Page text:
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12.04.2015

"Josh, look at my nails."Her eight year old fingers stretch out before her stepfather's eyes, showing off the latest manicure on her tiny bitten fingernails."Ooh, pretty," he replies. "I like them!"She doesn't know it, doesn't understand what she's doing, but she's following in the footsteps of every female before her. She is wanting - needing - the affirmation of a father.As independent and intelligent as she is, my little girl also has a need deep within her heart that is as old as time itself. She needs to feel loved and beautiful. She needs to hear the man in her life tell her she is enough as she is, she is treasured in his eyes, and there is something about her that is of value. She needs to know that she has worth. And, praise God, she hears that from her Josh. He was not in the room when she was born, is not biologically her daddy, but he loves her like she can do no wrong and openly admires her as she twirls in new dresses for him. He tells her what he tells me, that she is so pretty and she is enough.He tells her, and I pray...

07.04.2015

“The grand design of God in all the afflictions that befall his people is to bring them nearer and closer to himself.” Thomas Brooks***Of all the posts I have ever written, this is one of the most personal and one of my favorites. This weekend, I saw my first inchworm of this spring, and I felt the need to share this post again. I wrote it about one of the most difficult seasons of my life and how God showed that He hears every cry His children make, even when we're not sure He does.***It’s as if there are two brains operating simultaneously inside my skull. One is the brain with a brain, thinking about the logistics of my new life – finances, schedules, grocery lists, the reality of living as a single mom. The other is the brain with the heart, thinking about the pain of being alone.These two brains war against each other, the winning brain at any moment anyone’s guess. My thoughts shift moment by moment, like a radio dial that jumps between frequencies. This is an unanticipated difficulty – never knowing which brain will take control, and feeling powerless when the wrong one is in charge. Thoughts are...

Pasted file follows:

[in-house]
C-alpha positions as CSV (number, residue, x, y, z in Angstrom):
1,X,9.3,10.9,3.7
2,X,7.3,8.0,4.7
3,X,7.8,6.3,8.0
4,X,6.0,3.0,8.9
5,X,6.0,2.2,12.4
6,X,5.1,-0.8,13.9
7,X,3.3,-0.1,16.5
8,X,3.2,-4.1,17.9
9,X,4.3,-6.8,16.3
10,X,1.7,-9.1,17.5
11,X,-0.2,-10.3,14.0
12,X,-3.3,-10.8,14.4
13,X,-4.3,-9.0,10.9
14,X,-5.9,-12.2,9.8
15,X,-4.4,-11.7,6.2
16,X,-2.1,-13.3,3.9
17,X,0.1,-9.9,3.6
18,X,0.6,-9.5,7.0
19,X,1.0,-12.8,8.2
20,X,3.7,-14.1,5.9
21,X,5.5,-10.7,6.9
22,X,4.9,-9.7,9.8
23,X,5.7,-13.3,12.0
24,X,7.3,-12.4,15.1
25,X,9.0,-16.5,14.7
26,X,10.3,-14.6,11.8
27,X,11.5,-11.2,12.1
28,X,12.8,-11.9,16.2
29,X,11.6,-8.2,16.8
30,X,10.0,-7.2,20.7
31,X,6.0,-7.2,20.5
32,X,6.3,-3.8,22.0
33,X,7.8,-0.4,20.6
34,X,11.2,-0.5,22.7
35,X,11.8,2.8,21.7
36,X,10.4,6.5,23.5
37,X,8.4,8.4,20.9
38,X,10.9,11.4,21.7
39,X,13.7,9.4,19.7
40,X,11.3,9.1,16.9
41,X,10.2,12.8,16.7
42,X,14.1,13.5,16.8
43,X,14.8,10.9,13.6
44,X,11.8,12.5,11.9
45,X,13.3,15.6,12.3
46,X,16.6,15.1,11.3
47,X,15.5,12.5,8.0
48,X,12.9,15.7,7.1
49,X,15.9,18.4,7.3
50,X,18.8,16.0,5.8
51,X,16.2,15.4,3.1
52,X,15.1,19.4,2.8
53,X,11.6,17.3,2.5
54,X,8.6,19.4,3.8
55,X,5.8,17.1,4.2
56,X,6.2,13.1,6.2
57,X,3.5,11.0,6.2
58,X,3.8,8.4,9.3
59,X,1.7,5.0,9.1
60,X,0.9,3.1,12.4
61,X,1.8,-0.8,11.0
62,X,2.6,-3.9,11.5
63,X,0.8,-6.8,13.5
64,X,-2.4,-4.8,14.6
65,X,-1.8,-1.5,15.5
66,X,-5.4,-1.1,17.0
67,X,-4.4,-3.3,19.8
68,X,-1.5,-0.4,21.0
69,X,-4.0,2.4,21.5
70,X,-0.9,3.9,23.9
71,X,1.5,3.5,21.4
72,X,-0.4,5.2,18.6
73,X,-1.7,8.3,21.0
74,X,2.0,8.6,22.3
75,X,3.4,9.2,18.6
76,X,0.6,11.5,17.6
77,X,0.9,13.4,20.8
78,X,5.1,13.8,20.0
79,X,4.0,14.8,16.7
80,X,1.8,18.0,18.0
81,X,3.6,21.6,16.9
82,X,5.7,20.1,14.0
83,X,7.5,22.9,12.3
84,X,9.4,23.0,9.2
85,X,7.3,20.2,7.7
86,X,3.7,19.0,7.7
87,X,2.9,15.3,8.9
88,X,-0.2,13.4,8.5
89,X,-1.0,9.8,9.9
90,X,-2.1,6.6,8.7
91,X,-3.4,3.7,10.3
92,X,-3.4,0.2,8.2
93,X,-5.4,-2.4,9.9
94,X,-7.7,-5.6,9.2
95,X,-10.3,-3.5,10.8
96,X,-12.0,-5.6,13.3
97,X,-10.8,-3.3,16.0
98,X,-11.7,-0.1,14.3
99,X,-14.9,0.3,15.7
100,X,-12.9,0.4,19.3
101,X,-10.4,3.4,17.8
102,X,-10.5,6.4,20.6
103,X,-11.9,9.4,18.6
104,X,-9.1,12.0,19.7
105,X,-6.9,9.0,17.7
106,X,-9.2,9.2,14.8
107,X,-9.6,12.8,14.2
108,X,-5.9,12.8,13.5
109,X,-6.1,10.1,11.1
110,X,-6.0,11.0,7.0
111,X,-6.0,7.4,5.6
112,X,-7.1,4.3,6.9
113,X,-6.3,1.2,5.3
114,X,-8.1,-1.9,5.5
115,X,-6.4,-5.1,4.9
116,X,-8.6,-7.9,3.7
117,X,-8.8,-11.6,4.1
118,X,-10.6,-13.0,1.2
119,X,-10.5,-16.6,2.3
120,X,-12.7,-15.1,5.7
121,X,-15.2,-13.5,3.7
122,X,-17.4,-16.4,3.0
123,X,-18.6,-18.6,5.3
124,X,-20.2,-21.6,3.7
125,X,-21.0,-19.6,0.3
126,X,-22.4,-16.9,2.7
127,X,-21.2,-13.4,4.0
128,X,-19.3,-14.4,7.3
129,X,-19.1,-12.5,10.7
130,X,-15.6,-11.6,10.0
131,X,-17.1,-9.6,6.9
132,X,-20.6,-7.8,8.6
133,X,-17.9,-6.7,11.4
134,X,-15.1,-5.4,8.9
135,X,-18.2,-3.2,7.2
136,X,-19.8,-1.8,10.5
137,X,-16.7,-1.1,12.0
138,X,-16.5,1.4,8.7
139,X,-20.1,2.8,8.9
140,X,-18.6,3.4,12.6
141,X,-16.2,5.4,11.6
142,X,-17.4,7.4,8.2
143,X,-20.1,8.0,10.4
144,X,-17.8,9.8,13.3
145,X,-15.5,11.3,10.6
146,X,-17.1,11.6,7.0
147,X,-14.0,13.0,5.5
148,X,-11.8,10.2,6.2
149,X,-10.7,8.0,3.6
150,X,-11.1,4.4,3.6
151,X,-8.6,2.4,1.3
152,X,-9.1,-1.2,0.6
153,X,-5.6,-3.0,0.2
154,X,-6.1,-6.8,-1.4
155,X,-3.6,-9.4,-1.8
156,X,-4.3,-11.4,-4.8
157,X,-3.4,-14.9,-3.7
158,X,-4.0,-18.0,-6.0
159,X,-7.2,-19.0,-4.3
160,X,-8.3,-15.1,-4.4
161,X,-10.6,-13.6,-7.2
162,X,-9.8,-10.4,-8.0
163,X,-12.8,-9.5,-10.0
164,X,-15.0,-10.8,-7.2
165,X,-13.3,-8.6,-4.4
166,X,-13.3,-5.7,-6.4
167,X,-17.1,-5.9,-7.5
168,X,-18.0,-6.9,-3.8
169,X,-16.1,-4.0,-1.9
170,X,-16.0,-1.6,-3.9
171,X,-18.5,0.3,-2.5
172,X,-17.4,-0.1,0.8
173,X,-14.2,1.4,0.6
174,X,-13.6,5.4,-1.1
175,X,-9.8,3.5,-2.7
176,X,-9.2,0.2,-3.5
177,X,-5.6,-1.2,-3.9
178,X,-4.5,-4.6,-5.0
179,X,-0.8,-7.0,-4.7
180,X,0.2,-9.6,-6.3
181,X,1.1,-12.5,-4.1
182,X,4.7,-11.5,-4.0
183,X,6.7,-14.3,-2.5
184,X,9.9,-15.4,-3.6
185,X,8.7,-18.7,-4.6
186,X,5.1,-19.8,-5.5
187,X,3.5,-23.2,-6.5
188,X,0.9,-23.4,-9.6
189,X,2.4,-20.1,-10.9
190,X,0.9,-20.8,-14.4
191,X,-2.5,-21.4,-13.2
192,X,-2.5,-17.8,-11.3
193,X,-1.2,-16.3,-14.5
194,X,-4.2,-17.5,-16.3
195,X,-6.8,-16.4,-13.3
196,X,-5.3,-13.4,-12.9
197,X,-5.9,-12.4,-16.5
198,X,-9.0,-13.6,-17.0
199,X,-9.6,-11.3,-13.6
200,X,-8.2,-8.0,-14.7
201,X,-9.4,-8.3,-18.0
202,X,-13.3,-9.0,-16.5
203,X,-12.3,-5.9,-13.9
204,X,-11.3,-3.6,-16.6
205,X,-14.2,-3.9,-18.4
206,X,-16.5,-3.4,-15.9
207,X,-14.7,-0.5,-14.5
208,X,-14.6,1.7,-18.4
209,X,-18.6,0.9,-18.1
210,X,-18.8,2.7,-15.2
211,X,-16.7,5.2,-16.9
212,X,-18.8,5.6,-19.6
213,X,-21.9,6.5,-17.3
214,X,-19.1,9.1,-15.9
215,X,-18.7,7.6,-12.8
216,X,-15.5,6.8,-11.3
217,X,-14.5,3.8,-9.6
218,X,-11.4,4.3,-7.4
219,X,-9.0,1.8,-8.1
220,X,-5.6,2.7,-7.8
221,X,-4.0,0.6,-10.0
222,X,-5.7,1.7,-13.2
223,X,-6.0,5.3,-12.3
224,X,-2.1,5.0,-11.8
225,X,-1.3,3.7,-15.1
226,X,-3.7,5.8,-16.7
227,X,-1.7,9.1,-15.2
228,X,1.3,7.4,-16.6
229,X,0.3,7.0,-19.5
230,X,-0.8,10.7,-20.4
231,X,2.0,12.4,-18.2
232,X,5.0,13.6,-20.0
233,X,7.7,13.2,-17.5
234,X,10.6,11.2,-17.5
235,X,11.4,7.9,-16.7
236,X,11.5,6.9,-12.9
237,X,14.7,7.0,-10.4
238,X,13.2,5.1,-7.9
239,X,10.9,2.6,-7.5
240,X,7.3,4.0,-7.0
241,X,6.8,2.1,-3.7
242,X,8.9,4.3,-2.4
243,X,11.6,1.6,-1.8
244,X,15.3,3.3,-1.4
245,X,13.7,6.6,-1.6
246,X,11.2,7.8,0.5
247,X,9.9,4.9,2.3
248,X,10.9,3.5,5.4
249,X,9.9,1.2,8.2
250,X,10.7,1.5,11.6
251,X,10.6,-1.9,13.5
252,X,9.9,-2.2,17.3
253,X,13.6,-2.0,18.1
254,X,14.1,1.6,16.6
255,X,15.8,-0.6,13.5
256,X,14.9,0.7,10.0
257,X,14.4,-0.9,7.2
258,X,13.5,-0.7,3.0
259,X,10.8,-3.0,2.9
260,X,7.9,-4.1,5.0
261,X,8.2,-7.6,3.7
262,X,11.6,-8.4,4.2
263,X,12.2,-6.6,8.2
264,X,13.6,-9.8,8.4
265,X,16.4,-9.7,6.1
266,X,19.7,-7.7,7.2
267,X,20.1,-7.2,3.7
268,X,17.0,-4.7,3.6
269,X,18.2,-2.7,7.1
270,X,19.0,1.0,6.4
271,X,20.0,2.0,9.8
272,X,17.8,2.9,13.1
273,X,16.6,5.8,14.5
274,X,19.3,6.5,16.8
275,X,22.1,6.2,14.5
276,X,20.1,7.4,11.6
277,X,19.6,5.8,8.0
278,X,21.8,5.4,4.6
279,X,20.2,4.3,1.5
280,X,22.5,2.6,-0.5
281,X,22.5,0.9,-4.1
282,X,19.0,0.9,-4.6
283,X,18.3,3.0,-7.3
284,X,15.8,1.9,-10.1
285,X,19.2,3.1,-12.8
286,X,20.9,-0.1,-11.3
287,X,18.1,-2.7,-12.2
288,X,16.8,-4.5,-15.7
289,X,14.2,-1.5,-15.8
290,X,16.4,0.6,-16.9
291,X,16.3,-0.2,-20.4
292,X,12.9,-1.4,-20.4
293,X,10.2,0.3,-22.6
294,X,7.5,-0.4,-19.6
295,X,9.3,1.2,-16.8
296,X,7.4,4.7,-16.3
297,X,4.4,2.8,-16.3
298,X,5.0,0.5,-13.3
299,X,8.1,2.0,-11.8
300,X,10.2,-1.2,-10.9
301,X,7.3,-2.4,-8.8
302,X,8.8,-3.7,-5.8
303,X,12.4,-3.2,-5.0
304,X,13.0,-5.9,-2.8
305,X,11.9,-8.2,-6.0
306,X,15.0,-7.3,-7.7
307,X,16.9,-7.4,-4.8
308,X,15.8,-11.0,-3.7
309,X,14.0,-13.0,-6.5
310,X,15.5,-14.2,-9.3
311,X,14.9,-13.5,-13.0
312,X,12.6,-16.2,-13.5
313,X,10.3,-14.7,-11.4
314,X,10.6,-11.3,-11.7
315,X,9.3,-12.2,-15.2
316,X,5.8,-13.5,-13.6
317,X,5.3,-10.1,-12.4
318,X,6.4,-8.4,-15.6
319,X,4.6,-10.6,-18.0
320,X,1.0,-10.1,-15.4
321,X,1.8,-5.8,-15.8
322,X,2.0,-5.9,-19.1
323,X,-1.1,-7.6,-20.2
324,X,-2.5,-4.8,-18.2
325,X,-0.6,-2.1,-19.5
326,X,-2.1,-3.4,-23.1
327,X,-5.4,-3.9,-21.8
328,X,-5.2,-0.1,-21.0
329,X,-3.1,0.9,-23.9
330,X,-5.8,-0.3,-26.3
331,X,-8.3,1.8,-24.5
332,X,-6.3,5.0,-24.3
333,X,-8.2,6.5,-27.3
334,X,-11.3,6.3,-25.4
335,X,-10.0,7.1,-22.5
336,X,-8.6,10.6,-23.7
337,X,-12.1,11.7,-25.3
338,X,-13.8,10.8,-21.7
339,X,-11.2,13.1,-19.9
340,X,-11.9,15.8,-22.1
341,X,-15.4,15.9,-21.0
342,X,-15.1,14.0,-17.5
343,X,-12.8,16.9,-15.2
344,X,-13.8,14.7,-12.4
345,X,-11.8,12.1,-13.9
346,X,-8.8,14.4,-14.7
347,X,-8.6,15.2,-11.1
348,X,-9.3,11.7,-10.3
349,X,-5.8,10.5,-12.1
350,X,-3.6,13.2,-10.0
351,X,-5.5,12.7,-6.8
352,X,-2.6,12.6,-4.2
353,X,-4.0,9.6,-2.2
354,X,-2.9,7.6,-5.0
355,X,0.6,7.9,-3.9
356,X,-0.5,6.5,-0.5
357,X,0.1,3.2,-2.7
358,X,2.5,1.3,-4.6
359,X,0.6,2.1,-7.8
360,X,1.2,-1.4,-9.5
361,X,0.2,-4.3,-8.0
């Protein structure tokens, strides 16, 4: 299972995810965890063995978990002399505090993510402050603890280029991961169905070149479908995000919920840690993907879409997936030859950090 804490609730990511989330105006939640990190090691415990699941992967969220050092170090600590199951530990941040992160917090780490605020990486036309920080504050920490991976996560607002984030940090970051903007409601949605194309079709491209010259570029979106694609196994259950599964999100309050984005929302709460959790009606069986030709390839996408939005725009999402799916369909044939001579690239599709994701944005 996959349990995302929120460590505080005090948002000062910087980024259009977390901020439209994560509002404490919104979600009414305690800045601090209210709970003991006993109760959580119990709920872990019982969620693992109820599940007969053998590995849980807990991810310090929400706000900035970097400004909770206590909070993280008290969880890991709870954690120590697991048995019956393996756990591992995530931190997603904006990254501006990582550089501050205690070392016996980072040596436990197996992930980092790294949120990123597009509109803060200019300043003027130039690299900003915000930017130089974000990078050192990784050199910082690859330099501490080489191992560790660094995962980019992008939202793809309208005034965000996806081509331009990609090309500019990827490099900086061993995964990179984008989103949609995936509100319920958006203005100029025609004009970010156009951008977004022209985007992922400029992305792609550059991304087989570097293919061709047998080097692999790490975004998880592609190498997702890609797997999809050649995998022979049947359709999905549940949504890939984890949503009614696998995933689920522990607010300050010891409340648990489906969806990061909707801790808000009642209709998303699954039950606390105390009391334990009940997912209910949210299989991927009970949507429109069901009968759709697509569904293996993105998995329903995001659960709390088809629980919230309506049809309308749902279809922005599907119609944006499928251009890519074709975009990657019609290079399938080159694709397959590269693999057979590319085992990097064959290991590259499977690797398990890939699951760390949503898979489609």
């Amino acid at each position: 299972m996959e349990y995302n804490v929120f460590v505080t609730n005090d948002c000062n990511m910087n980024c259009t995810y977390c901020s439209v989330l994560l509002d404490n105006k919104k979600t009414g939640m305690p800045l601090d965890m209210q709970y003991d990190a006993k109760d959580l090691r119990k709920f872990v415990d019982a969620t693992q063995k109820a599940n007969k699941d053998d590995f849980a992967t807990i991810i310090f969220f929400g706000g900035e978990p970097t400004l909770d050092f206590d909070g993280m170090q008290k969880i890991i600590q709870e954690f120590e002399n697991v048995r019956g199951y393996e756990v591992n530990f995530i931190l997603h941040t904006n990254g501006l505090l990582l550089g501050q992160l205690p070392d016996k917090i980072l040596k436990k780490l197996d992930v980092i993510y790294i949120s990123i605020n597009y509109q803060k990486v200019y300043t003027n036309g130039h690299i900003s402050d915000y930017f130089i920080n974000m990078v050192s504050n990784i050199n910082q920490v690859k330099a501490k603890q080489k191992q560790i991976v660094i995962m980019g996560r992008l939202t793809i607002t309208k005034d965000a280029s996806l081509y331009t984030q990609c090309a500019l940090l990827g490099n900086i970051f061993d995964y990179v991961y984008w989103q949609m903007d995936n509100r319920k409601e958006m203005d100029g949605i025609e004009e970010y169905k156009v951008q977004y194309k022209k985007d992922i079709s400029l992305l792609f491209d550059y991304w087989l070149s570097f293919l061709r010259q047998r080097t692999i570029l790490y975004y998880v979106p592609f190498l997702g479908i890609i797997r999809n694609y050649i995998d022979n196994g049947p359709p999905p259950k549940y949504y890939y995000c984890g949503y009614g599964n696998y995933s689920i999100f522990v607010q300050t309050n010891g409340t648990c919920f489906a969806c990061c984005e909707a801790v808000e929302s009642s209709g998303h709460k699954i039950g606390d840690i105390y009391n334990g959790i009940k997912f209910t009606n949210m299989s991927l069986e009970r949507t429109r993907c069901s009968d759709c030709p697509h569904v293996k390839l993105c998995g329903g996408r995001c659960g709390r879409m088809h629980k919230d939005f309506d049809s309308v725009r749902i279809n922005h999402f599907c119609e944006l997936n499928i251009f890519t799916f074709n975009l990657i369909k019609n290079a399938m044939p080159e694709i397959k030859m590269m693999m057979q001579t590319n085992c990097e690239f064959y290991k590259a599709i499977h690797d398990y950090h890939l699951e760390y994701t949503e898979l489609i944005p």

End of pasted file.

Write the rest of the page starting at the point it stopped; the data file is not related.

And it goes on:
27.02.2015

I live a double-knot life, and I'm ready for that to change. You know the old double knot routine from elementary school years. Tennis shoes can't be tied just once when you're doing strenuous activity; they have to be tied in a double knot so there's no risk of them coming untied and tripping you.Those double knots are the story of my life. I, for 34 years and 11.5 months, have double knotted every aspect of my life. I have been the epitome of safe living. Always afraid of messing up or getting into trouble, I have done exactly what was expected and always what was safe. I'm not talking about just wearing my seat belt or driving below the speed limit; I'm talking about doing what I "should" because it involved no risk. I'm talking about doing what was safe and easy so I could avoid tripping myself.When I was in school, I was every teacher's dream and my own worst nightmare. I studied nonstop, always did my work, and never questioned what I was being taught. Academics were the priority, even to the point of forfeiting fun. As a high school senior, I chose to attend college in...

26.02.2015

I recently spent time with a woman in the new hours of her worst tragedy. Her heart is still raw, the tears still flow freely, and the brain cannot yet absorb just what has happened. She asked me, knowing that my heart had once been torn, too, "How did you make it through?"Oh, how I wish there were an easy formula, a 12 step plan for the life class of Grief 101. 'I didn't make it through', I wanted to tell her. 'I'm still trying. There is no finish line.'Grief is not a stage of life that you go through and get over. The emotional suffering you experience through loss will never fully disappear, though in its midst, that's what you desire more than anything. You want the hurt to stop, but it won't. It  will never go away, although with time it will lessen in intensity.Experts say there are stages to grief, a logical and almost scientific explanation for what you will experience. Different models vary slightly, but the basics are the same. You begin with a disbelief and denial that the event, whatever it is, can really be happening. You think and sometimes verbalize, "This can't be my...